Karachi stifling and brown. They take themselves very seriously. Scruffy looking soldiers with guns guarding one aeroplane. Wonder why? Saw very little of India - too cloudy and Ernie and myself deperately tired. Jonathan wouldn't wake up so Ernie stayed on the plane at Karachi and I did at Calcutta.

Just as well, the temperature was 84°F.

Dinner just arriving.

To be continued

I remember parts of the trip:
Going to the airport with my grandparents, and my father buying me my first ever Toblerone at Zurich Airport. The soldiers at Karachi (and the impossible heat!) and a Crackerjack book (which I still have) with activities. I wore a woollen suit with shorts (and a cap), so no wonder I remember the heat in Karachi. Or was it Calcutta, which Mum doesn't mention?



ladybird said...

Fascinating! It's almost a blog 'avant la lettre'. Now we know where you got your writing talent!

Leon Sims said...

Nice post simon - looking forward to the next one soon I hope.
I went to school with many of the immigrants that came here earlier in the 50s. You might be aware of them in that era being called 10 pound Poms. Something you might like to explain to your readers.
I still have a close mate from those days.

Simon said...

Leon - we were £10 poms, although I am pretty sure we paid slightly (but not much) more than £10.

For those who don't know the expression, emigration to Australia was subsidised for people with trades that were required. My Father was a printer and as Australia was short of printers, the government paid most of the fares for the whole family. We flew because there was 3 young children, but most people had a 6 week boat trip.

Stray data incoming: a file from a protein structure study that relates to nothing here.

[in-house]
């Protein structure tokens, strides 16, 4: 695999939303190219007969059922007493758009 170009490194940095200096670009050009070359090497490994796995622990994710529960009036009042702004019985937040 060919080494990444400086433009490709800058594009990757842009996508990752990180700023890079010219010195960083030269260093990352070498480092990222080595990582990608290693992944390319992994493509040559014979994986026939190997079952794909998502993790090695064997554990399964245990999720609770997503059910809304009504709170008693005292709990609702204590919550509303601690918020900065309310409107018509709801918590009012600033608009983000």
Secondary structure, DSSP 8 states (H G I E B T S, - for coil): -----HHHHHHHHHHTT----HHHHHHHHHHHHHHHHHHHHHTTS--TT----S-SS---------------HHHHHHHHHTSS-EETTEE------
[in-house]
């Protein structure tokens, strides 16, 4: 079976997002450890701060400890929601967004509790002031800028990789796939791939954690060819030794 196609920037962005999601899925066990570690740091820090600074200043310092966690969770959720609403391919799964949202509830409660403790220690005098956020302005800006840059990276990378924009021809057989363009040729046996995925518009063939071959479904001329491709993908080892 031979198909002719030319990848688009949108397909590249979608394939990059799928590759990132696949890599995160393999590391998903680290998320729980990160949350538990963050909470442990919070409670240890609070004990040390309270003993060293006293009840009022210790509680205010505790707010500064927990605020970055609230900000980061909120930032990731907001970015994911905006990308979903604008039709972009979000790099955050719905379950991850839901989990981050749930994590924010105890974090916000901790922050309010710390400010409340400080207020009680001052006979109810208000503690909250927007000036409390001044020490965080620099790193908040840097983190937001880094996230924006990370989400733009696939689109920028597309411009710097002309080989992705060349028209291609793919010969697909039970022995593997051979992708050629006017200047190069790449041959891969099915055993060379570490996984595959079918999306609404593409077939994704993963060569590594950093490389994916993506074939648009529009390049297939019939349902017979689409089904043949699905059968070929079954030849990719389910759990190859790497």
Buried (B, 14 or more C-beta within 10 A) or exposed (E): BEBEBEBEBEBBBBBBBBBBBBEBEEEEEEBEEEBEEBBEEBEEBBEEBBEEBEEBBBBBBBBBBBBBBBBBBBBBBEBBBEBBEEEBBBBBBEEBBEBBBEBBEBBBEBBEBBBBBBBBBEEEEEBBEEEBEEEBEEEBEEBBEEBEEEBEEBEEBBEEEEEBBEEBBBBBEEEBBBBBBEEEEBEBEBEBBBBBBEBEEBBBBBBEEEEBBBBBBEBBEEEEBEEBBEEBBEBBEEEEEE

Diogenes said...

Wonderful post and a great souvenir to have kept. And what a long, long way you traveled.

I had forgotten all about BOAC. As a child, I used to see their planes at the Philadelphia Airport. This also brings back memories of more civilized air travel, when they treated you in coach better than they do in first today. Even in the 70s, they had the menus and real cutlery in coach on international flights. How things have changed: I was recently on a US Airways flight that charged for water and coffee...

Simon, you must have both UK and Oz citizenship?

Amanda said...

This was the trip of a life time. I am glad you have nice memories and souvenirs of it.
I remember BOAC at Orly airport. I miss the good old days, but maybe in 10 or 20 years, we will remember 2011 as the "good old days".

GaynorB said...

Really interesting Simon, and I can only imagine how excited you children were. Your parents must have also been very apprehensive about exactly what was ahead.

Crackerjack - now that does bring back memories.

"It's Friday, it's five o'clock and it's CRACKERJACK"!! (Or maybe it was five to five........)

Autolycus said...

Thank goodness they didn't give you the complete Crackerjack kit with cabbages and so on (or had they stopped doing that by your time?)

Simon said...

Diogenes - I have both, with an ambition for a third

Gaynor. I remember very little of Crackerjack (I remember Blue Peter and Jackanory more)

Autolycus. I have read about cabbages... Vegetable based kids entertainmeny - those were the days...

Anna Johnston said...

What an adventure...... :)

Unknown said...

Nice work Simon. Your Mum was quite the narrator. As one who met you all about a dozen years later it’s nice to hear your backstory, although I suspect we’ll get a better perspective from Grace than anything I may have gotten from you boys over a glass or two. 😉 Look forward to the next instalment.